Haitians in U.S. Revolution get monument





Haitians learn it in school, but it's virtually unknown in the U.S.: In the Revolutionary War's bloody siege of Savannah, hundreds of Haitian soldiers were there for the colonies.
That contribution to American independence has been honored with a monument dedicated Monday in Savannah's Franklin Square. Life-size bronze statues of four soldiers now stand atop a granite pillar 6 feet tall and 16 feet in diameter.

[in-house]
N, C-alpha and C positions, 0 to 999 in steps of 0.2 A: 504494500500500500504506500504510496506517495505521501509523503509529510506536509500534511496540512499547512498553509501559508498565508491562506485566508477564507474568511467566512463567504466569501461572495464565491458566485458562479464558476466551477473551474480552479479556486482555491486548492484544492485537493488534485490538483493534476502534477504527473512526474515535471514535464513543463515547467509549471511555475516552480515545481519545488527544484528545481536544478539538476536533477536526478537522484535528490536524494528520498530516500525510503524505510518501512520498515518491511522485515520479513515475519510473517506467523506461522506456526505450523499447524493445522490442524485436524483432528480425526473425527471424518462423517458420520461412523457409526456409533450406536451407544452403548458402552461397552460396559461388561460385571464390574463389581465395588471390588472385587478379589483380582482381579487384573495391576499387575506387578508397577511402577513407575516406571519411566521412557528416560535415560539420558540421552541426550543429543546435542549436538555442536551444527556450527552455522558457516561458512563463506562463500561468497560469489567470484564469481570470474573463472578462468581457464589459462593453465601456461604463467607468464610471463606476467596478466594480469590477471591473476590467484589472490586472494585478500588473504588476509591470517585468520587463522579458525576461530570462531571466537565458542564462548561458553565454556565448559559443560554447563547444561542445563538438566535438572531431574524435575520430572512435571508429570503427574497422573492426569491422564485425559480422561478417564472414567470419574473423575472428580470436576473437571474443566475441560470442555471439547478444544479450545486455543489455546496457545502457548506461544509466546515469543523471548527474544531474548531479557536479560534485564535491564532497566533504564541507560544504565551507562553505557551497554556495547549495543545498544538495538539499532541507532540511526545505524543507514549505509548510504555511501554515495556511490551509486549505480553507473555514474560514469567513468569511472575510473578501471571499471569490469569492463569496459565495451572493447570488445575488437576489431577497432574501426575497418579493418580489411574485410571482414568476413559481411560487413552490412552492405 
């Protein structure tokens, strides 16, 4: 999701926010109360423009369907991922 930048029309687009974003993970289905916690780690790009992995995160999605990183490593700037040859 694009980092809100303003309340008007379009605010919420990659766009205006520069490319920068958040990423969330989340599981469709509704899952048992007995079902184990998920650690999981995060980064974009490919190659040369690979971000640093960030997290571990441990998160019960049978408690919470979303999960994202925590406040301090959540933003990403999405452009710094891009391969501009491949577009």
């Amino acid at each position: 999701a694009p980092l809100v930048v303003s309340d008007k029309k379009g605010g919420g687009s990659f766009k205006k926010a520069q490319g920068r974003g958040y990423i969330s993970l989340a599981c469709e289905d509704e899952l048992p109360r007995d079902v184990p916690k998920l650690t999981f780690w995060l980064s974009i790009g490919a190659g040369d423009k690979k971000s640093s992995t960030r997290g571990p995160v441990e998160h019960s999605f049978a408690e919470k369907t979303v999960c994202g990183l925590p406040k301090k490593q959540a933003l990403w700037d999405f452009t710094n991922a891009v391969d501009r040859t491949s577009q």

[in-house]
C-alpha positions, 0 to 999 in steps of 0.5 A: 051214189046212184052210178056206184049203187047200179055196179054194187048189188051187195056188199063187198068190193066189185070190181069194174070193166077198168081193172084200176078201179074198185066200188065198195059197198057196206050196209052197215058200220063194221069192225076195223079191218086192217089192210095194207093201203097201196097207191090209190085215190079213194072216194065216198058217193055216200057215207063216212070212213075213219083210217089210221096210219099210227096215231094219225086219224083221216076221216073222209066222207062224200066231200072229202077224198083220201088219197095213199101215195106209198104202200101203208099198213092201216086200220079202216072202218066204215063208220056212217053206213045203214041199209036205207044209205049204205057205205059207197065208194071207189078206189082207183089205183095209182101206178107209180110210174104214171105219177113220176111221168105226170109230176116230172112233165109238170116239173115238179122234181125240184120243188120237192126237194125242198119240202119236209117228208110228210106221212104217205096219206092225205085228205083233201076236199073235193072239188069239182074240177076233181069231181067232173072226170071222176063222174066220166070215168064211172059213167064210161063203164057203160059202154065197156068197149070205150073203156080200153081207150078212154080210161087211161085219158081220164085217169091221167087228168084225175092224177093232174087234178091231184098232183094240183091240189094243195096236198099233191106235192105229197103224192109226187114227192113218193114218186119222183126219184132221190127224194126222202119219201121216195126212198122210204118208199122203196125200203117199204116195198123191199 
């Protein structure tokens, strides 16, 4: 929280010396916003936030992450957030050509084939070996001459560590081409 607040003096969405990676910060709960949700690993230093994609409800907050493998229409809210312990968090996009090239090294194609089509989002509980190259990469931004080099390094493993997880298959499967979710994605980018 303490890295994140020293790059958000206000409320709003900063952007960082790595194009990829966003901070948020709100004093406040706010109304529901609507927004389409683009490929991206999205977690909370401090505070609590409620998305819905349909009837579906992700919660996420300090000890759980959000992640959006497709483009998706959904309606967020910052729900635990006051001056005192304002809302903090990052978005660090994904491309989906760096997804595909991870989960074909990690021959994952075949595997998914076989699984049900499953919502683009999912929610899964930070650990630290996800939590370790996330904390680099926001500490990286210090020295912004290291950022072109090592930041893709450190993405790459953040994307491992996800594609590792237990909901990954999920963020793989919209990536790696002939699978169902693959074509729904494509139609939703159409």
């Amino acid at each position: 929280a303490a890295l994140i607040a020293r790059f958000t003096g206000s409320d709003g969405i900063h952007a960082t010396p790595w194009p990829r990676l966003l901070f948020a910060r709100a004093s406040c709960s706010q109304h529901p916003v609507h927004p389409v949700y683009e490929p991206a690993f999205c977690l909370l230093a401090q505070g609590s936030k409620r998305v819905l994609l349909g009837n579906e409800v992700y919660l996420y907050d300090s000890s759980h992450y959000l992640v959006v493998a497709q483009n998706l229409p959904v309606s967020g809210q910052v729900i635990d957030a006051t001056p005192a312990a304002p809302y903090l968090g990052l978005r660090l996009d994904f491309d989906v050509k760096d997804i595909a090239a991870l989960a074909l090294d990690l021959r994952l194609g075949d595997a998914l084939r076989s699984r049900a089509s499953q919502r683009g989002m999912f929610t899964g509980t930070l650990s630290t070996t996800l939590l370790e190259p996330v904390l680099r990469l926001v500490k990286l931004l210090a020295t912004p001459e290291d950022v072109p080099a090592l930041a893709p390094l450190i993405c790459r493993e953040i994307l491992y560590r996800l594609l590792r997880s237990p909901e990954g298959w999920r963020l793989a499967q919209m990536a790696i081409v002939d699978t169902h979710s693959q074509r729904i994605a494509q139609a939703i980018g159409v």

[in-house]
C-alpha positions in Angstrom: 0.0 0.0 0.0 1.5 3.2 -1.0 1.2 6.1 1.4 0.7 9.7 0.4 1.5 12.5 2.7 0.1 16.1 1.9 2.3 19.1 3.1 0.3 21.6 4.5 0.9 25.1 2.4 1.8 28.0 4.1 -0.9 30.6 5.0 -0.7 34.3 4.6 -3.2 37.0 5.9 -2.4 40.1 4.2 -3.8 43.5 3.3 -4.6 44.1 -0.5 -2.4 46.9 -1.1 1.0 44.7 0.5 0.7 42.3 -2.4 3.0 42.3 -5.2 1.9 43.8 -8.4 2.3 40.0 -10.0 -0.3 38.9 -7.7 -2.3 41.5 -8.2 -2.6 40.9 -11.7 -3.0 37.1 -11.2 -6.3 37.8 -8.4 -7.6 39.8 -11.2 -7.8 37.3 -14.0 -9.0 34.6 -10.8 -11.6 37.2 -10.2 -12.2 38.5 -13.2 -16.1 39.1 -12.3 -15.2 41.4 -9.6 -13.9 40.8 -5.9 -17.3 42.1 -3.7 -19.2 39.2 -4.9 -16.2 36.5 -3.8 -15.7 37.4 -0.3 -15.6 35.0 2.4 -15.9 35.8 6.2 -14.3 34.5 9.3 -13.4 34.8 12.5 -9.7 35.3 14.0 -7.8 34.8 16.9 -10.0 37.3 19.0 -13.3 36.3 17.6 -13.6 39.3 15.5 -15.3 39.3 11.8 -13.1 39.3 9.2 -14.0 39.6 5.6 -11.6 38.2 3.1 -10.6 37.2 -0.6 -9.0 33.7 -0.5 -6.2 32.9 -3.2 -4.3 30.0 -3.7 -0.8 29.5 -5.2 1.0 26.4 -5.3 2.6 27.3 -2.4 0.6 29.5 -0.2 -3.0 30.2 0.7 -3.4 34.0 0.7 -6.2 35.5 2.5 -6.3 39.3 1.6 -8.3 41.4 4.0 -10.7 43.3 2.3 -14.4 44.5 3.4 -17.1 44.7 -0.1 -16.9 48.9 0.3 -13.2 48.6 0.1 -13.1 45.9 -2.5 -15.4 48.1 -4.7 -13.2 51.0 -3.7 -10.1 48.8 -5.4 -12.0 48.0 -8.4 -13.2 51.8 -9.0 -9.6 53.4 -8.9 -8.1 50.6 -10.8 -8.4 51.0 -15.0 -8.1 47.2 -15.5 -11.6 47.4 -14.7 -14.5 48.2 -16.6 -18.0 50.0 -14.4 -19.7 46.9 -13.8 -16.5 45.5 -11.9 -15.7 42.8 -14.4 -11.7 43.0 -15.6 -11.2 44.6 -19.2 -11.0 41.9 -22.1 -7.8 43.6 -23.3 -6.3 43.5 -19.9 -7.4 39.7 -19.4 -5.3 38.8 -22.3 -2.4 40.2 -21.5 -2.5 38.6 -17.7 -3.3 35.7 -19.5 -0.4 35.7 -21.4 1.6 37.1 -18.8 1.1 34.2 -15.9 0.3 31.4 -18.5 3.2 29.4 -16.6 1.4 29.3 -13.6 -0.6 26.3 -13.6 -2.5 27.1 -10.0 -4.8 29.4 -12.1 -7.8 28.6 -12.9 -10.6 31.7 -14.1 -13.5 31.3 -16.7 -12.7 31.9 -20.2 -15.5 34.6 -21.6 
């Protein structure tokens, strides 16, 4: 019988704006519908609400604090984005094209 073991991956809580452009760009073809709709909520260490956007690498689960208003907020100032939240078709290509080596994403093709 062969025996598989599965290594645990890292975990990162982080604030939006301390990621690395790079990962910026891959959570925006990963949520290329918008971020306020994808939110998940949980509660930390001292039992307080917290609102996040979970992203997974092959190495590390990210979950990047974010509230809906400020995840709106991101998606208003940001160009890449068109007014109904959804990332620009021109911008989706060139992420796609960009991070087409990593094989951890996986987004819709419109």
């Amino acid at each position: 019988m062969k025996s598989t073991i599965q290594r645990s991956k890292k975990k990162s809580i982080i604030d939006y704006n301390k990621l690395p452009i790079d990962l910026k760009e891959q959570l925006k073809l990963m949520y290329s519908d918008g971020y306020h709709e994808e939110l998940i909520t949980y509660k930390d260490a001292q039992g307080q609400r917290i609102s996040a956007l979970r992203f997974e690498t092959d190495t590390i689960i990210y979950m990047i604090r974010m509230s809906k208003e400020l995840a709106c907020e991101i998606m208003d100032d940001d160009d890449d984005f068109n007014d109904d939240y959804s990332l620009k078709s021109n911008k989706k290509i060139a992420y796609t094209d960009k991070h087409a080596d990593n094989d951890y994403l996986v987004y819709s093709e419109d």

"This is a testimony to tell people we Haitians didn't come from the boat," said Daniel Fils-Aime, chairman of the Miami-based Haitian American Historical Society, one of many Haitian Americans who came to Savannah for the dedication. "We were here in 1779 to help America win independence. That recognition is overdue."

In October 1779, a force of more than 500 Haitian free blacks joined American colonists and French troops in an unsuccessful push to drive the British from Savannah in coastal Georgia.


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